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Vat Advantage on the Farmhouse


Julie Butler - Expert Author

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Originally Published July 2006

VAT recovery restriction

Until now, where the owner of a stud farm has carried out alterations or extensions to the farmhouse, he/she has had to disallow a proportion of the VAT incurred. The rule of thumb that allows 70 per cent recovery on repairs has been challenged.

ECJ Decisions

Following decisions in the European Court of Justice with the Uudenkaupungin Kaupunki case, Wolfgang Seeling v Finanzampt Starnberg and the unprecedented case Lennartz v Finanzampt Munchen III , Customs once again now have to accept that the alternative approach may be adopted. Aptly named ‘the Lennartz mechanism”, this change in approach comes by references to Article 20 of the Sixth VAT Directive ‘Adjustments of deductions’. This would enable a stud farm owned by a sole trader or partnership to recover all of its VAT at the start.

The stud farm owner would then account for VAT on an ongoing basis by reference to the extent that he/she uses the farmhouse for domestic purposes, rather like the application of the fuel scale charge. The maximum period over which this calculation may be made is 20 years Article 20(2) Sixth VAT Directive. In other words, stud farms can now get Customs to fund more of the initial capital outlay, albeit by way of a 20-year ‘loan’ rather than a grant.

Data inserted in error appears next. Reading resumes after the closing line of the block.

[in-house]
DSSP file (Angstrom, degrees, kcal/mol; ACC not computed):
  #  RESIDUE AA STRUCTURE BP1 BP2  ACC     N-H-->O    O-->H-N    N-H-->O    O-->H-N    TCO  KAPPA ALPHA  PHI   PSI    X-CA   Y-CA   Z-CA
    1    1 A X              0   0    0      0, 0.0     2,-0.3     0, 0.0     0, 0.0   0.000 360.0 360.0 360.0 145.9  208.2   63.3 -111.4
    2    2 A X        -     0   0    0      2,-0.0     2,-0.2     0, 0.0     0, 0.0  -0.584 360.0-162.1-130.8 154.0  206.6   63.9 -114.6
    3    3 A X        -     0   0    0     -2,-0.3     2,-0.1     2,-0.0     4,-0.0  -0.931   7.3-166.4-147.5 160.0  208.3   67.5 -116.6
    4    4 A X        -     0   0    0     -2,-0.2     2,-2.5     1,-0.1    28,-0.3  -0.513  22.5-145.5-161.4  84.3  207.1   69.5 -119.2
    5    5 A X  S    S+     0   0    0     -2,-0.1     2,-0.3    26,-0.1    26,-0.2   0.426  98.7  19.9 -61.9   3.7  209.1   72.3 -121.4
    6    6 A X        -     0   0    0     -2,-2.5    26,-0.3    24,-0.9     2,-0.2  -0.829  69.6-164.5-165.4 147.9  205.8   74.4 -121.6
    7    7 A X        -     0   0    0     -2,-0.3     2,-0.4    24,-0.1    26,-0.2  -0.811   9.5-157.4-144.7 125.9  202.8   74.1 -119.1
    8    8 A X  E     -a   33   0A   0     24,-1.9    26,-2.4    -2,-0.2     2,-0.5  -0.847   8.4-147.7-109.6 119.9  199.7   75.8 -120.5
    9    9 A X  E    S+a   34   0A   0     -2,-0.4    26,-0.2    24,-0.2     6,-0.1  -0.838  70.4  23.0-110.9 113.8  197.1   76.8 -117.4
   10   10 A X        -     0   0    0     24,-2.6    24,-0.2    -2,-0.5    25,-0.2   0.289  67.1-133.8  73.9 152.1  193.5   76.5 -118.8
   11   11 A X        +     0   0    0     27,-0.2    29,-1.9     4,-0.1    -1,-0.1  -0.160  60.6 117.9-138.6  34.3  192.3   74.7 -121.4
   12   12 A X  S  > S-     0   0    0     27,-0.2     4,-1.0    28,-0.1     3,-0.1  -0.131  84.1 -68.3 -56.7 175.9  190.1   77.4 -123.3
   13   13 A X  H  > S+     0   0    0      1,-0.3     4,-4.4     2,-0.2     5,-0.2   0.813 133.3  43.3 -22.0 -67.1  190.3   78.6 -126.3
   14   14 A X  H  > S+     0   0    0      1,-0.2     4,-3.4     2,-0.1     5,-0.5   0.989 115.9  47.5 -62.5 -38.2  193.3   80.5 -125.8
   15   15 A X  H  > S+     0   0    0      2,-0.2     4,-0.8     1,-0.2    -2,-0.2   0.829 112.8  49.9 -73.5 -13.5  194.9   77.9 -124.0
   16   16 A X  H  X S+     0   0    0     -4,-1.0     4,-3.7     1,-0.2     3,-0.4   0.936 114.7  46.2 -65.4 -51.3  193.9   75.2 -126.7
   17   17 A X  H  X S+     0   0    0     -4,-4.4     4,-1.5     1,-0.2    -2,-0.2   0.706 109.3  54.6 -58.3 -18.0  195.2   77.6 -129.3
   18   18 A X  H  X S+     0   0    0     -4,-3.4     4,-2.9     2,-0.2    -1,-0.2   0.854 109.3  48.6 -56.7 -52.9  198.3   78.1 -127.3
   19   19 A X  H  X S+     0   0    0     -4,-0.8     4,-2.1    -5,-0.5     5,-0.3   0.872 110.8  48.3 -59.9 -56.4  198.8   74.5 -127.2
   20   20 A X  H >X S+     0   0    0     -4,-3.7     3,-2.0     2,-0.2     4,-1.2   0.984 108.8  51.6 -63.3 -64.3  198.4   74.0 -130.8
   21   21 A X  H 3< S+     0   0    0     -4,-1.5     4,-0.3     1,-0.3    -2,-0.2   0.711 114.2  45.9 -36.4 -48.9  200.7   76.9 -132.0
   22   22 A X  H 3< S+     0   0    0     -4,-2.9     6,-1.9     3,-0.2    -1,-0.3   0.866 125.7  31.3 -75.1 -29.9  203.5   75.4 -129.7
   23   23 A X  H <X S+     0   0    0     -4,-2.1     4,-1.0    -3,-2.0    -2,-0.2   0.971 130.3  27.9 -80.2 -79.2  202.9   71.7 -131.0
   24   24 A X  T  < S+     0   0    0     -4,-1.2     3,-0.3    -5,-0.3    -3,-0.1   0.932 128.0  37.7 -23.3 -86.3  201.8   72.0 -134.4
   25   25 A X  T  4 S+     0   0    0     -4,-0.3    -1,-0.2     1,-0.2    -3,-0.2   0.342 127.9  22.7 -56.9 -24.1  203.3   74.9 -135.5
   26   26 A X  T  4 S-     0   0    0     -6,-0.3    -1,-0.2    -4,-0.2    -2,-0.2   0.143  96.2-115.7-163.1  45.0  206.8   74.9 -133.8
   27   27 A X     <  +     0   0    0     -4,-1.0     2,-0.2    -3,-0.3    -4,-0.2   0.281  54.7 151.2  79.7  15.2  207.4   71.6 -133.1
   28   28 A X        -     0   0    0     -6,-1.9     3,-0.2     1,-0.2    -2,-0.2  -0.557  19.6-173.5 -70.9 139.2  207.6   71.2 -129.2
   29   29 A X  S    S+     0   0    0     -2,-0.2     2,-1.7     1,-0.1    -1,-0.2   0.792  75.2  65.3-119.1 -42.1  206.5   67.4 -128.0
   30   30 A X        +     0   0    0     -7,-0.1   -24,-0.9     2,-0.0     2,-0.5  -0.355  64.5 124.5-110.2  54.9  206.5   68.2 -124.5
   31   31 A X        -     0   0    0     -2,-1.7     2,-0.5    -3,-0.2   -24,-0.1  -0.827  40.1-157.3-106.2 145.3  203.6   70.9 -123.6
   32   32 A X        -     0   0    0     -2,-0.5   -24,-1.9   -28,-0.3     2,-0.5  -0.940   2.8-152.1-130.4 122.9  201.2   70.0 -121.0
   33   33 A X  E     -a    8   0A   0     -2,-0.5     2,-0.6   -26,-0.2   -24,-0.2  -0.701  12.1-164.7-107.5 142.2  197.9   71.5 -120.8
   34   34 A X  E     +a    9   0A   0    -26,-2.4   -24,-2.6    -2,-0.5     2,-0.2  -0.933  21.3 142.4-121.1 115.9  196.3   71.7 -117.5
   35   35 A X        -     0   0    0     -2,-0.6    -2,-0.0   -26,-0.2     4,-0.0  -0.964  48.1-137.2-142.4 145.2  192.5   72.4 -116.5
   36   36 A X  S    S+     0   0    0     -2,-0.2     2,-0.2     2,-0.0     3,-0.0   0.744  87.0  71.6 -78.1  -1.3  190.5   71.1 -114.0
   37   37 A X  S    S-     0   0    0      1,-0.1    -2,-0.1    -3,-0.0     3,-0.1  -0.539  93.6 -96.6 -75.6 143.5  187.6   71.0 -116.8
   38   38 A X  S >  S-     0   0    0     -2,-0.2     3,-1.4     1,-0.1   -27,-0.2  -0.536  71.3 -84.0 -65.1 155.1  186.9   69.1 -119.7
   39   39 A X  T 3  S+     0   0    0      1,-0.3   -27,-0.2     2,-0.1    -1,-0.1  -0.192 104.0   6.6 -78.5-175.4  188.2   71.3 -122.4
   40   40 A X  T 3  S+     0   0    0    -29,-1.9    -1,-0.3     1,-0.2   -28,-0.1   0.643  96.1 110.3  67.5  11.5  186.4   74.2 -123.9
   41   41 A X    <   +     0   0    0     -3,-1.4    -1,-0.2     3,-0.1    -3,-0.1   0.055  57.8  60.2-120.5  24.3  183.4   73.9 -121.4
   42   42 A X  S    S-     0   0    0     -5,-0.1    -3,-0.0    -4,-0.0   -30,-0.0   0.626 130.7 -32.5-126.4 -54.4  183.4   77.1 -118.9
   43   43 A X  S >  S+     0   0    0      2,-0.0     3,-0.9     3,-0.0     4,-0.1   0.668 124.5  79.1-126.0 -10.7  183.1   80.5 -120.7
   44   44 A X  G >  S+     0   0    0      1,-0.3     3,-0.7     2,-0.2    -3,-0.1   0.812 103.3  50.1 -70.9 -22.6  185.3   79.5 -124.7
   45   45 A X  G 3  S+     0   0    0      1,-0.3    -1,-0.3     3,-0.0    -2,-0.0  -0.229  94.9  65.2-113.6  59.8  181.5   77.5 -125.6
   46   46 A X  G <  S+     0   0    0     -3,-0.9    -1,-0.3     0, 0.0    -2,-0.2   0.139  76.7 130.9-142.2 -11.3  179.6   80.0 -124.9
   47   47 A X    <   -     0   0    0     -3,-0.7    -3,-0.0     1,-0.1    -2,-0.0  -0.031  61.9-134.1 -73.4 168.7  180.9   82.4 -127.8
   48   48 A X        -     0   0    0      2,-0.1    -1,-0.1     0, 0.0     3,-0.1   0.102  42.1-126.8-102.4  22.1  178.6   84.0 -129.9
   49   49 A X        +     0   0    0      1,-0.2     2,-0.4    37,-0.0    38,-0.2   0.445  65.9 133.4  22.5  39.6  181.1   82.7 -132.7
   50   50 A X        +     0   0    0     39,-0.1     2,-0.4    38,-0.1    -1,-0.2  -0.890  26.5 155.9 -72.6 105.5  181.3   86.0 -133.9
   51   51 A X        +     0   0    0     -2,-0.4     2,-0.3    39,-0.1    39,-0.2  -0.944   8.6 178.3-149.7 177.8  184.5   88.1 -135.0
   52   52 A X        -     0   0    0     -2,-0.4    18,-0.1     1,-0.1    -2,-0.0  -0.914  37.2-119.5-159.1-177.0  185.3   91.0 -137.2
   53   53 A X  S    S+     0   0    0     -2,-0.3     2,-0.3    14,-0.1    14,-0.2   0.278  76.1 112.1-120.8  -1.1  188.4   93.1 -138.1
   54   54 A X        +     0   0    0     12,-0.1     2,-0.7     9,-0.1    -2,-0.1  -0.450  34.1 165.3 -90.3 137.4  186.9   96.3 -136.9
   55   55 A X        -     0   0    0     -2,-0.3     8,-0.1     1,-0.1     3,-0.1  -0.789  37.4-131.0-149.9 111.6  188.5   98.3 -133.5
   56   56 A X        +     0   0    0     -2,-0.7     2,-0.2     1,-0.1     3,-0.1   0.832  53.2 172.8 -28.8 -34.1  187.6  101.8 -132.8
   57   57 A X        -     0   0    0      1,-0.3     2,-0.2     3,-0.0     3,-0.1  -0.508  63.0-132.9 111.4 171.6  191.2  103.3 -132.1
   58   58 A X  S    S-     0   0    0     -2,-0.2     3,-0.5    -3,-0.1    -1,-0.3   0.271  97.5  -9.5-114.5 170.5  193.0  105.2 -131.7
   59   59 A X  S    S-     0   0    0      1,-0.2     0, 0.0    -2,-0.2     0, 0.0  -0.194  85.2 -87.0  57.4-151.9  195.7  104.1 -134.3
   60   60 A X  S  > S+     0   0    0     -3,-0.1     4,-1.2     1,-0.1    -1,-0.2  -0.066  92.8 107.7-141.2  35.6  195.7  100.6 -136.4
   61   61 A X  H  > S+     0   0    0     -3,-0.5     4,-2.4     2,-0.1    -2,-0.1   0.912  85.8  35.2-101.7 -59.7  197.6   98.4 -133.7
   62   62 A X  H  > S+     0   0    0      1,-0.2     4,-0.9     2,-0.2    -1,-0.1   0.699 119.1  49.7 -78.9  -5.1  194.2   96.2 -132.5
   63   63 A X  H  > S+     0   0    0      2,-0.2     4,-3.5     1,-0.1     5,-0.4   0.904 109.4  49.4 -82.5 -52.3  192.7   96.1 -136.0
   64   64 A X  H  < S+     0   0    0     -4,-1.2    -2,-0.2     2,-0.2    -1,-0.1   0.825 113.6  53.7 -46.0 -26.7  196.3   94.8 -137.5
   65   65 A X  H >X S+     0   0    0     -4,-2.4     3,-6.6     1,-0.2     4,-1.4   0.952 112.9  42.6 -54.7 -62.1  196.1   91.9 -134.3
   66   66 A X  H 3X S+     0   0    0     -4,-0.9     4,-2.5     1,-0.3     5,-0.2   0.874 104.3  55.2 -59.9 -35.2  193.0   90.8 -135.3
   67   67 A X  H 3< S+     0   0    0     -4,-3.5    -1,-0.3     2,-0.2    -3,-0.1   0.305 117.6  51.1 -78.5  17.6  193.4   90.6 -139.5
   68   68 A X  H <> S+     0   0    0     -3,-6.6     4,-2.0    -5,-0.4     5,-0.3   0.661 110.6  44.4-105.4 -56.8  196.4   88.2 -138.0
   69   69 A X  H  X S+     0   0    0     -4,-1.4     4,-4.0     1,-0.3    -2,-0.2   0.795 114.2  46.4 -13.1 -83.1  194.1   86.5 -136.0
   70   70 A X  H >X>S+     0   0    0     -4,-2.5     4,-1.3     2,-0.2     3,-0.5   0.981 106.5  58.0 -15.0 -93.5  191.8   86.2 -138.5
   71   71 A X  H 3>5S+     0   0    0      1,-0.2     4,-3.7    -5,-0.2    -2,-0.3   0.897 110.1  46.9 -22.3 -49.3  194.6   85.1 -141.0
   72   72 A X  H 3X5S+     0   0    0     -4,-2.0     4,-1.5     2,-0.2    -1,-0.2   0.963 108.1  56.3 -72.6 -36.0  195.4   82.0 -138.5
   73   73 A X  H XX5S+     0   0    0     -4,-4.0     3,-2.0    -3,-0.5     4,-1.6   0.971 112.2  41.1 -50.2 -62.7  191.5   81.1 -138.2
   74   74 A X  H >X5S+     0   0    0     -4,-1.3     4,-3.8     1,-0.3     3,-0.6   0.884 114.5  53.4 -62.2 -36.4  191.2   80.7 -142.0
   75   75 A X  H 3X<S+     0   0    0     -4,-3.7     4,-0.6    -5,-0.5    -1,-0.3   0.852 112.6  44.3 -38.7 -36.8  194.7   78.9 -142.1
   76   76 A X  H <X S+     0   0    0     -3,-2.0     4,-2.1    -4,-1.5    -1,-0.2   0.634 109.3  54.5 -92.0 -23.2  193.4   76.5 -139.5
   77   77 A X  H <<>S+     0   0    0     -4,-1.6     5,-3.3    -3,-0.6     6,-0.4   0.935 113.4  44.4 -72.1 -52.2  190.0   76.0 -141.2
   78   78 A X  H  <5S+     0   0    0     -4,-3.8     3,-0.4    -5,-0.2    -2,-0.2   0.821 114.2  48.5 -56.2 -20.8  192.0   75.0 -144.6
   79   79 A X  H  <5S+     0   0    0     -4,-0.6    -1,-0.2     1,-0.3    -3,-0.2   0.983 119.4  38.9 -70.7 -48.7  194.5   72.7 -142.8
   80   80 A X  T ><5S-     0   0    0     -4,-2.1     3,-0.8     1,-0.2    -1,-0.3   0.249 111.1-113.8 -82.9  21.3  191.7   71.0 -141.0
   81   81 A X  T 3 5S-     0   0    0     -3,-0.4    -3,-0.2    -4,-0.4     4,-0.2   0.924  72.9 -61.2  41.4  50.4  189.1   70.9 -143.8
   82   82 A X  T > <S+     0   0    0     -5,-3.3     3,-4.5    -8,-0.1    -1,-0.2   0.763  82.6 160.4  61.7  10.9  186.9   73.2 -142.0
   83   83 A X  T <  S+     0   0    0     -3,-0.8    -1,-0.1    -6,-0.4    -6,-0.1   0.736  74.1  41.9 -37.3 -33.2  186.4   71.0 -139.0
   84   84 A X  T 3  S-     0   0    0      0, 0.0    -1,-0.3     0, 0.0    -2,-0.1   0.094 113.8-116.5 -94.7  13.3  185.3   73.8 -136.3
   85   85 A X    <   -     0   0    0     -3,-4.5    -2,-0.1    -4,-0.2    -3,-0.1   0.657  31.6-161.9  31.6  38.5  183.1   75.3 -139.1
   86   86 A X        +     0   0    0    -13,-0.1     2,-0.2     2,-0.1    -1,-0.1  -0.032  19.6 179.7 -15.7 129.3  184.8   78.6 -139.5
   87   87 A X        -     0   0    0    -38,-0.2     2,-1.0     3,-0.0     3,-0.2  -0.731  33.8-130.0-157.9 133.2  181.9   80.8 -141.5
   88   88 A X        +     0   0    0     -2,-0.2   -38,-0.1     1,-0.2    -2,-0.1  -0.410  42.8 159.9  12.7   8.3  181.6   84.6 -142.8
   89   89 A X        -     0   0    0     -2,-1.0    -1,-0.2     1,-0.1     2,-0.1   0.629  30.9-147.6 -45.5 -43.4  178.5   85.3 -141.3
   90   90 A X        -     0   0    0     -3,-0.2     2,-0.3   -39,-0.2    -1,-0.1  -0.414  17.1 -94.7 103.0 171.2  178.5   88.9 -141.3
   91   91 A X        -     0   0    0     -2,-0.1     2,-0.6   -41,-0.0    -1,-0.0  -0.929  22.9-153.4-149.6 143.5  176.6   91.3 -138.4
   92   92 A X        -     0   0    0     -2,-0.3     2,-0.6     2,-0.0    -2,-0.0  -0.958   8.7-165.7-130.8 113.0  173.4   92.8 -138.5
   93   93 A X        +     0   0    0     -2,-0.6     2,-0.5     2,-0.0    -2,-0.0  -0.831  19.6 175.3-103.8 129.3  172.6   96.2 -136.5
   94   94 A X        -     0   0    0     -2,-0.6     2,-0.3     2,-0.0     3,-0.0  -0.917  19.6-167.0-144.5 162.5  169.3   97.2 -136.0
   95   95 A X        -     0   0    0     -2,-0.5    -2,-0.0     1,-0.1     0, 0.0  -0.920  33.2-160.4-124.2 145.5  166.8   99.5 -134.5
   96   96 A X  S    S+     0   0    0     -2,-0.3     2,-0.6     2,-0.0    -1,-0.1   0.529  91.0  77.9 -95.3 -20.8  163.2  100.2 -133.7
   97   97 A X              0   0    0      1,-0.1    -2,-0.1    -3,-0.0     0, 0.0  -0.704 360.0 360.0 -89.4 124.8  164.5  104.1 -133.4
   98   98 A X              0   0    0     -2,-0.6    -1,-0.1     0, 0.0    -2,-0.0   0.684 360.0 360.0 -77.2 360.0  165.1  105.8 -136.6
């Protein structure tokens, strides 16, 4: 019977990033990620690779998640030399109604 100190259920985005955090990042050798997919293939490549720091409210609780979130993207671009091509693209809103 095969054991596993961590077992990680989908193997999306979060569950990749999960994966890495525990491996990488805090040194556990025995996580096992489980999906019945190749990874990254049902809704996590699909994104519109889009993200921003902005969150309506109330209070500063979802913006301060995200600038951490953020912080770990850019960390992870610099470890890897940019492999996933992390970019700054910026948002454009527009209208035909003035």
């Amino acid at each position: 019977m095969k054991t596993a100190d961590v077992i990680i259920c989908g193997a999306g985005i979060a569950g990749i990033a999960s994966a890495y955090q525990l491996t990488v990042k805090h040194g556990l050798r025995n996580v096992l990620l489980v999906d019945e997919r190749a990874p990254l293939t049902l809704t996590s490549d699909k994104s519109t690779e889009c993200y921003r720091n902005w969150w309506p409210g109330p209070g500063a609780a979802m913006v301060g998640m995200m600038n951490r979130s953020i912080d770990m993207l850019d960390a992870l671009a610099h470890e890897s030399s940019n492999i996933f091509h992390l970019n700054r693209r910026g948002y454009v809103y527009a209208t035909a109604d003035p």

A stud farm carries out a refurbishment of its farmhouse at a net cost of £240,000 and incurs VAT of £42,000. It is estimated that the farmhouse will be used 20 per cent for business and 80 per cent for domestic. The alternative outcomes would be:

Current practice

The stud farm owner can recover VAT of £8,400 (being 20 per cent of £42,000). The owner must immediately fund capital expenditure of £273,600.

New Alternative method

The stud farm owner can recover all VAT of £42,000, leaving him/her with only £240,000 of capital expenditure to fund; an immediate cash saving of £42,000.

VAT accounting

The stud farm owner must then account for VAT on domestic use at the rate of £420 in each of its subsequent quarterly returns over the following 20 years.

The above treatment cannot apply to incorporated stud farms where the house is occupied by a director, irrespective of assumed business use. This is because there is a specific block on the recovery of VAT on accommodation provided for directors.

About the Author

Butler & Co specialise in the farming and equine industries, focusing on preparation of accurate, detailed accounts combined with expert tax advice and planning, particularly in the fields of Inheritance Tax and Capital Gains Tax.

Julie Butler FCA can be contacted by Tel: 01962 735544 or  Email;

Butler & Co.
Bowland House,
West Street,
Alresford, Hampshire,
SO24 9AT.

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Article Published/Sorted/Amended on Scopulus 2006-07-18 20:28:03 in Tax Articles

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